Dismiss Notice
Join Physics Forums Today!
The friendliest, high quality science and math community on the planet! Everyone who loves science is here!

Light - What exactly is happening?

  1. Jun 27, 2011 #1
    When a source begins to emit light, what exactly is occurring to produce an instantaneous velocity of c? If we're talking about quantized photons, would it be be appropriate to say there is zero acceleration? (I would think not because technically there is no change in velocity) Or if we refer to the light as a wave function, is the wave simply propagating with a velocity of c? Or if we use the term wavicle how is its behavior described?
     
  2. jcsd
  3. Jun 27, 2011 #2

    Dale

    Staff: Mentor

    That is correct, light does not accelerate to c, it is always going at c from beginning to end.
     
  4. Jun 27, 2011 #3
    So what exactly is occurring? Is a wave propagating at c and what we see as light just some sort of EM disturbance? I understand how light is reflected off of objects and into our eyes, letting us see, but what is going on between the source and the destination?
     
  5. Jun 27, 2011 #4

    rede96

    User Avatar
    Gold Member

    What a good question!

    From a physics point of view, I have often wondered exactly that. How do we see? From my limited understanding, we have to 'see' the object at the same time the photon enters the eye. Otherwise we could say that the photon carries the image.

    Anyway, look forward to getting the answer on this one.
     
  6. Jun 27, 2011 #5
    We actually see the object slightly after the light enters the retina. The retina picks up the light source and sends a nerve impulse through the optic nerve to the brain, where it is then perceived. I think about what I am perceiving and what is happening and they are largely different things. It causes me to constantly redefine what it means to see.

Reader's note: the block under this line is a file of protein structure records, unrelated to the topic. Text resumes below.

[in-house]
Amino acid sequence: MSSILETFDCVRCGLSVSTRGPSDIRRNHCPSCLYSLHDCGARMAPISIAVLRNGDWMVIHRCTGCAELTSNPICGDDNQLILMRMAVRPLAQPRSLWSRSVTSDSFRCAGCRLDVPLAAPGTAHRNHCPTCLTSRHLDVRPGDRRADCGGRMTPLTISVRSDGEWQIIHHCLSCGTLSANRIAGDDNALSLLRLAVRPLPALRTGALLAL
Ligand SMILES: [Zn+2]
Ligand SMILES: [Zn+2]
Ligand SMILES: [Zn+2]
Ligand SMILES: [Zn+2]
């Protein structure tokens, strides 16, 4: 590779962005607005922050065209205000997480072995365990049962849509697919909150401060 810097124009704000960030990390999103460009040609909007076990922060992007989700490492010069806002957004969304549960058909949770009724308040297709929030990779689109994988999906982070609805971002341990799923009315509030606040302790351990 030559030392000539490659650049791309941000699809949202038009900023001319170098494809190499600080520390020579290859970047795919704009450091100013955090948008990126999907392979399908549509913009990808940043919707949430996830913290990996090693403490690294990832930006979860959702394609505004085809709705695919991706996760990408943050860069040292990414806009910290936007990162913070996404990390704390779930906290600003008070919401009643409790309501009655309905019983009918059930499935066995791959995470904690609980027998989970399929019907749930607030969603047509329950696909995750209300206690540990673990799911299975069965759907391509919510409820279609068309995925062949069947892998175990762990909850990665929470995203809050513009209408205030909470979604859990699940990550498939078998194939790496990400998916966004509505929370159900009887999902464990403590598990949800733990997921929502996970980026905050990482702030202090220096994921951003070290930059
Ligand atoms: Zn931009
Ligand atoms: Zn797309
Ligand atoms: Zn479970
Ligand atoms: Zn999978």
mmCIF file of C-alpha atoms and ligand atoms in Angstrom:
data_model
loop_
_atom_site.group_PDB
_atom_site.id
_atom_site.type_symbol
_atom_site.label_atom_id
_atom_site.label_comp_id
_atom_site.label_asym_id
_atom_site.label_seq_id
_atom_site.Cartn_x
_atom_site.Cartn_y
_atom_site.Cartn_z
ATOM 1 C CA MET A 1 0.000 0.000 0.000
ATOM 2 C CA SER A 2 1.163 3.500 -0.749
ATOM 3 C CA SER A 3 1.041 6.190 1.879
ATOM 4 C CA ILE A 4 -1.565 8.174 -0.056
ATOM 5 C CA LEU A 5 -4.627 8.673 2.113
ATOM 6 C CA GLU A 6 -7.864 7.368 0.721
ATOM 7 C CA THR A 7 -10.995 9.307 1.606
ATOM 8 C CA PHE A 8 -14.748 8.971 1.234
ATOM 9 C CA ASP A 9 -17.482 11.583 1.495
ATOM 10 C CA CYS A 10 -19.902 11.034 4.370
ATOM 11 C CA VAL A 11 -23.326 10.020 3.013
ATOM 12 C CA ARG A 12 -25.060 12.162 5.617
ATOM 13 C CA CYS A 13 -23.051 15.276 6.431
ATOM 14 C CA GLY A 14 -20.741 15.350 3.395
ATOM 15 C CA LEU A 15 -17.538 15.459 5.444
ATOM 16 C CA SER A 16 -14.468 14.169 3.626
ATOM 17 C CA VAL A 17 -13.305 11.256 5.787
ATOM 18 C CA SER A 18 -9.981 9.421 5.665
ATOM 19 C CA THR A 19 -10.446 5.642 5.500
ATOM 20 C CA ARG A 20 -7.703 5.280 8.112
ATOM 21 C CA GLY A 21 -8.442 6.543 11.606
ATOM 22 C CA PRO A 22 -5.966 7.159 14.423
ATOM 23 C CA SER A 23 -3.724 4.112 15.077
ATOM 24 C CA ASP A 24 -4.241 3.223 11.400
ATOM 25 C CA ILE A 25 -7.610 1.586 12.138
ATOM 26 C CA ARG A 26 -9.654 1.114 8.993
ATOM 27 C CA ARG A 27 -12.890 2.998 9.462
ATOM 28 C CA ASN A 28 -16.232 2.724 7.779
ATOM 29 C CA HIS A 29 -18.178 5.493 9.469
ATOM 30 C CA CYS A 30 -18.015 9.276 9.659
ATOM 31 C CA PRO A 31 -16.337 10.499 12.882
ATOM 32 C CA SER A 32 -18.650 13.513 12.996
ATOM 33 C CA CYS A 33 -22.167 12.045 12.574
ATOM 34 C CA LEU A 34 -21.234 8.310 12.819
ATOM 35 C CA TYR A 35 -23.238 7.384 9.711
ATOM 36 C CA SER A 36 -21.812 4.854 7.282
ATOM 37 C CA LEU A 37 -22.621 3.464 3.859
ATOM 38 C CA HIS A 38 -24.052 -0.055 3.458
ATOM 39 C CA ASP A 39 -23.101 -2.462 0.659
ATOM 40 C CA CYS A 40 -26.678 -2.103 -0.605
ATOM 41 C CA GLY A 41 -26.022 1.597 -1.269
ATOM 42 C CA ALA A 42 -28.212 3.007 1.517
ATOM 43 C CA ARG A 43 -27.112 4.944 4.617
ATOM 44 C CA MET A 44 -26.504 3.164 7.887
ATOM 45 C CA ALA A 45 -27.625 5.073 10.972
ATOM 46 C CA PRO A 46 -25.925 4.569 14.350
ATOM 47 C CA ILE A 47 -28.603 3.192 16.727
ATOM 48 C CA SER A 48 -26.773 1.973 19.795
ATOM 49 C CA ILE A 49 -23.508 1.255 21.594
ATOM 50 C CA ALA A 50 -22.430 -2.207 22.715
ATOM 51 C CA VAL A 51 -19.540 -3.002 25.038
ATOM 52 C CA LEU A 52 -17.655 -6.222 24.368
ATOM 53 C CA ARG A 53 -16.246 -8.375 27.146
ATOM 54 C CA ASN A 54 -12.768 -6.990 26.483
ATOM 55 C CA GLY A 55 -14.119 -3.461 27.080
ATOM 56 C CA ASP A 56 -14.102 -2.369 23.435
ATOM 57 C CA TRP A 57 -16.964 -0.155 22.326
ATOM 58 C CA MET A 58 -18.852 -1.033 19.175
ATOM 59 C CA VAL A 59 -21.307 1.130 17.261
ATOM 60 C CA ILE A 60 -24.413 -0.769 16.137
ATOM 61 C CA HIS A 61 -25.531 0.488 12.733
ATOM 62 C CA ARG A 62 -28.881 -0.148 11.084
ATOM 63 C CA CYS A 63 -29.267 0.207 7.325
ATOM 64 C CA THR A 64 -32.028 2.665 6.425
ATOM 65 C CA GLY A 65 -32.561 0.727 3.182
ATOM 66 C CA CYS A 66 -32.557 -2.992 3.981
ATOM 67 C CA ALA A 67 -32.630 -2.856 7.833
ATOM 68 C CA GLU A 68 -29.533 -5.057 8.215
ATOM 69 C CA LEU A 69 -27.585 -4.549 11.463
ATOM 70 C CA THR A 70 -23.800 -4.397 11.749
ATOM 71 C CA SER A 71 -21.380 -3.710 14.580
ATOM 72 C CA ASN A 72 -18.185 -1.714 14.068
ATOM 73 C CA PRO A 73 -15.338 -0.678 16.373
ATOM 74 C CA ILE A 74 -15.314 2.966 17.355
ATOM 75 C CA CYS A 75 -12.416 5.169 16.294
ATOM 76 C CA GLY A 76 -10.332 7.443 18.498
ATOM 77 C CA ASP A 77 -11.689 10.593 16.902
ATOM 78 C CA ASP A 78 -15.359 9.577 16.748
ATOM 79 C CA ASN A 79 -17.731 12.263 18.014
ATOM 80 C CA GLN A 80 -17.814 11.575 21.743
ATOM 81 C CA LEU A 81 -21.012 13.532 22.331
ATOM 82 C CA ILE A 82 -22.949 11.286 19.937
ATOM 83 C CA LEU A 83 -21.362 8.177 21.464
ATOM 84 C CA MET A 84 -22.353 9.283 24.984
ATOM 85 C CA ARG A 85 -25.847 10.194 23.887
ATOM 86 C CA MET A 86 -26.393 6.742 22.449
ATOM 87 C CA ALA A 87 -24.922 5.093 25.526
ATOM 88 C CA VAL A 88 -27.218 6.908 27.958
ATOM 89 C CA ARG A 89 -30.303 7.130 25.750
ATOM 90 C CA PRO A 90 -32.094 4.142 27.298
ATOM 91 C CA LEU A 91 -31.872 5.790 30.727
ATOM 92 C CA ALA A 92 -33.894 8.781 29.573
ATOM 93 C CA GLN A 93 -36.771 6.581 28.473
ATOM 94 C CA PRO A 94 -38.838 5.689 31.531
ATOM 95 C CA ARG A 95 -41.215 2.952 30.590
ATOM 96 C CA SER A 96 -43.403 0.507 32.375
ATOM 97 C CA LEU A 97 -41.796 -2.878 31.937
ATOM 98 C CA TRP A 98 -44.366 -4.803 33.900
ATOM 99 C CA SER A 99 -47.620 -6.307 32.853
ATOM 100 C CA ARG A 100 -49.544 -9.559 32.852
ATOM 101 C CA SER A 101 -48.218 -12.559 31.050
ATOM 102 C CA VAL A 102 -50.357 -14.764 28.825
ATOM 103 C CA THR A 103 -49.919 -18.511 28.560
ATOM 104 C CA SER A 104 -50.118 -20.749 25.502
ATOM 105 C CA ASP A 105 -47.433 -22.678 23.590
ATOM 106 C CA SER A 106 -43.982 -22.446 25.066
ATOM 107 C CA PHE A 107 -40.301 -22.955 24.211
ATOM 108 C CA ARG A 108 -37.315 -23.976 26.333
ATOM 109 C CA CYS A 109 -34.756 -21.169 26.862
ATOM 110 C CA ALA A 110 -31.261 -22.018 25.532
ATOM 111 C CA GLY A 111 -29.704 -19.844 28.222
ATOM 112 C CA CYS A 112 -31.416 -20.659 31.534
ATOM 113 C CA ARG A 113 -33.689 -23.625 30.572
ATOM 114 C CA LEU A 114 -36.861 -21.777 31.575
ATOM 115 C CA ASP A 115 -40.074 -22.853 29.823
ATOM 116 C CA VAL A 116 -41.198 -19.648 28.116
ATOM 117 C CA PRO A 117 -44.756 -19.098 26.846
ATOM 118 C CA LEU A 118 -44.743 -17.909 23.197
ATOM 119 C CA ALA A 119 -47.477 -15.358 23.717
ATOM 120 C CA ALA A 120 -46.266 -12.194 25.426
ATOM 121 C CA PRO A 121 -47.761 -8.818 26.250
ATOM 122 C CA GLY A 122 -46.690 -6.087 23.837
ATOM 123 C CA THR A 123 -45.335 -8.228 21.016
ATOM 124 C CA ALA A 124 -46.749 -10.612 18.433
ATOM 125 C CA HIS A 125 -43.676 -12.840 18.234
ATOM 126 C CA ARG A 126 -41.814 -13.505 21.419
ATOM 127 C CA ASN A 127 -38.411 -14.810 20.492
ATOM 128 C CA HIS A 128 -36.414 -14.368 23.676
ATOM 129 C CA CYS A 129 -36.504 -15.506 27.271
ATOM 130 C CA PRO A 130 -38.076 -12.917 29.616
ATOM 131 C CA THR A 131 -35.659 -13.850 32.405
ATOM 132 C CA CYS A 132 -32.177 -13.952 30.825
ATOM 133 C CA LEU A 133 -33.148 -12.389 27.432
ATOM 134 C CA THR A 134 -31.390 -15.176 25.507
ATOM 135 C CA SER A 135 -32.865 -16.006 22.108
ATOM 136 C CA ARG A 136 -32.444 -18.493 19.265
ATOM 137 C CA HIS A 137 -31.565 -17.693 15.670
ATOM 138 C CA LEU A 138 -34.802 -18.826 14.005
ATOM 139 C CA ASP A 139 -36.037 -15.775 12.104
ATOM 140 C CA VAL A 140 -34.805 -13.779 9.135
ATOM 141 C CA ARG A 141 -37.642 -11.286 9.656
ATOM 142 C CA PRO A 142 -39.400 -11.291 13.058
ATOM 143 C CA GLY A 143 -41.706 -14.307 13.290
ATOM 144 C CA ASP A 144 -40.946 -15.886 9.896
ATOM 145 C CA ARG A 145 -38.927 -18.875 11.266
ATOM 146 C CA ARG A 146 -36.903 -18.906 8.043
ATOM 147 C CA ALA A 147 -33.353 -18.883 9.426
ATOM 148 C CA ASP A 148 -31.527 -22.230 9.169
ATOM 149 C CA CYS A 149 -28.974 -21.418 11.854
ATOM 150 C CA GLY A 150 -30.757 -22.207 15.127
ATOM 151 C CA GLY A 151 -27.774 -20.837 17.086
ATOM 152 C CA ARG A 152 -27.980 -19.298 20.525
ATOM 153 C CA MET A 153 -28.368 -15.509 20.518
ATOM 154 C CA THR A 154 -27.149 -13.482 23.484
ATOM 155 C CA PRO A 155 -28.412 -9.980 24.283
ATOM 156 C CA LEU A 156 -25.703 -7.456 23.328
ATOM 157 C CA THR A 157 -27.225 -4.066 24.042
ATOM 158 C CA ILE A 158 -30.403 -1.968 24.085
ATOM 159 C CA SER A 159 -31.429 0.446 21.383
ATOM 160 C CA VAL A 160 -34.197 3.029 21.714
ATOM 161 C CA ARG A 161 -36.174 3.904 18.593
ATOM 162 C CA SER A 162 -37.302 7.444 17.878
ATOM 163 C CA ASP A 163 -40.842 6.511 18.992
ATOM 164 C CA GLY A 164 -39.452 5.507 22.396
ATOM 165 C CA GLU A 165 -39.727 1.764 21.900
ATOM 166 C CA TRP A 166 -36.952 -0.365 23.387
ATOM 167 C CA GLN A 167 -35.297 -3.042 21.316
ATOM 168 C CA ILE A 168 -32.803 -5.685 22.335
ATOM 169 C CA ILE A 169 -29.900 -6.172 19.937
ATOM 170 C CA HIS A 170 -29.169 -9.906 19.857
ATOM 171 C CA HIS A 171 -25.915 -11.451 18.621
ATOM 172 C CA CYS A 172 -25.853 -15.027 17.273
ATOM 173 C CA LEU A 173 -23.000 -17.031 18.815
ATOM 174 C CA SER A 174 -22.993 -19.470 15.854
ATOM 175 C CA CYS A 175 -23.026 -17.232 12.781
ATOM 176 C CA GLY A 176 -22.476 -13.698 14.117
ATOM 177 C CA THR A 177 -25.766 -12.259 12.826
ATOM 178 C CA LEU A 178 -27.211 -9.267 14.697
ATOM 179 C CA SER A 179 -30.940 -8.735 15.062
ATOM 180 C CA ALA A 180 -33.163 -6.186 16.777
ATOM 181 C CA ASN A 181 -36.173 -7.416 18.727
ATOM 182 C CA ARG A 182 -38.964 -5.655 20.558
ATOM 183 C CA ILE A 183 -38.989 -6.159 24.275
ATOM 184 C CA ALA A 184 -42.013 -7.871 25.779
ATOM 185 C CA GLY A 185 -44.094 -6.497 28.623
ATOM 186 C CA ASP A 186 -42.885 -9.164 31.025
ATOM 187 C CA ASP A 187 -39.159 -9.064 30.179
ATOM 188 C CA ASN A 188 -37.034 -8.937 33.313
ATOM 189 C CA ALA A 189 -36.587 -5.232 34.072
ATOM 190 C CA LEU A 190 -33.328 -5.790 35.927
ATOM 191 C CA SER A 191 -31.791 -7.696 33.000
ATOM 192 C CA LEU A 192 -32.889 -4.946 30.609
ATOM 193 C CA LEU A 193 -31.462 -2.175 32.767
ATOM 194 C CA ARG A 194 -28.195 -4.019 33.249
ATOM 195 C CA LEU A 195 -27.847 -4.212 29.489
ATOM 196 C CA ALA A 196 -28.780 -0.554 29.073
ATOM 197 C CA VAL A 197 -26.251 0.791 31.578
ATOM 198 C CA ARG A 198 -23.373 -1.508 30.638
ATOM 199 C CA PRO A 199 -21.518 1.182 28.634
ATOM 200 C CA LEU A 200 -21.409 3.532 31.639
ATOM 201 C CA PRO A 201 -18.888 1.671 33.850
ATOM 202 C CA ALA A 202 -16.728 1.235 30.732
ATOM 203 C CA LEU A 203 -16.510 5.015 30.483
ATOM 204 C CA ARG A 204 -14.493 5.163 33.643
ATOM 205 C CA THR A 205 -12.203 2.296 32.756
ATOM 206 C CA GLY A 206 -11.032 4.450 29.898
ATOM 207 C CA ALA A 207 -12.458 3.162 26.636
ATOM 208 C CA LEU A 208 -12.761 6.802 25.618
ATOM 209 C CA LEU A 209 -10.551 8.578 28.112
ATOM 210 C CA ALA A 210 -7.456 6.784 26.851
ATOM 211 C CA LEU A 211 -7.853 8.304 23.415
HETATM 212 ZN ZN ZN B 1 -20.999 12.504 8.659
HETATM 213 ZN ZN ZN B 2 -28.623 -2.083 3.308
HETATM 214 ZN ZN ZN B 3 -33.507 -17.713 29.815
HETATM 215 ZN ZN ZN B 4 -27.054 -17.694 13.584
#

7. Jun 27, 2011 #6

    Dale

    Staff: Mentor

    Are you familiar with Maxwell's equations, and in particular vacuum solutions to Maxwell's equations?
     
  8. Jun 28, 2011 #7
    I'm somewhat familiar, but it's been years since I took the class that covered them. I'll read up and get back to you.
     
  9. Jun 28, 2011 #8

    HallsofIvy

    User Avatar
    Science Advisor

    Although you can, in quantum theory, talk about photons as particles, in relativity it is better to think of light as waves- "ripples" in the electromagnetic field. Such ripples immediately move at c just as, when you throw a rock into a pound, the ripples move immediately with whatever the wave speed is for that pond (it depends upon the depth). There is no acceleration because there is nothing "physical" actually moving with the waves.
     
  10. Jun 28, 2011 #9
    nobody knows: what we do observe is that as you stated light is instantaneous at speed c.
    So when you turn on a light bulb and an electron is excited to a higher energy state, when it falls to a lower energy (different quantized energy) it emits radiation.....light....but why and what is happening?? Quantum theory suggests quantum states but who ordered that??
     
  11. Jun 28, 2011 #10
    Ahhh there's the answer I was looking for. Amazing, we still don't know what light really is. I remember being fairly young (6 or 7) and trying to think of something that was truly 2D and I arrived on light shining on a wall; I guess something at the quantum scale is about as close to 2D as you can get.
     
  12. Jun 28, 2011 #11

    Dale

    Staff: Mentor

    Well, if you want posts that protest complete ignorance then Naty1 is your go-to-guy. He asserts ignorance even when something is well understood.

    The fact is that there is no EM phenomena that QED doesn't accurately describe, so the claim that we don't know what is happening is wrong.
     
  13. Jun 28, 2011 #12

    Drakkith

    User Avatar
    Staff Emeritus
    Science Advisor

    What? Nothing about light or the particles at a quantum scale is 2d. And yes, we really do know what light is just as much as we know what an electron or proton is.
     
  14. Jun 28, 2011 #13
    I know it isn't actually 2D. I was saying something at the quantum scale is as close to 2D as you could get, in that it's extremely small/thin. I understand there is no such thing as a physical 2D space

    Guess it's time to read up on QED then. Would someone mind giving me the short version of what exactly happens in the transmission of an EM wave? I think the part that is confusing for me is that no medium is required.
     
  15. Jun 28, 2011 #14

    Dale

    Staff: Mentor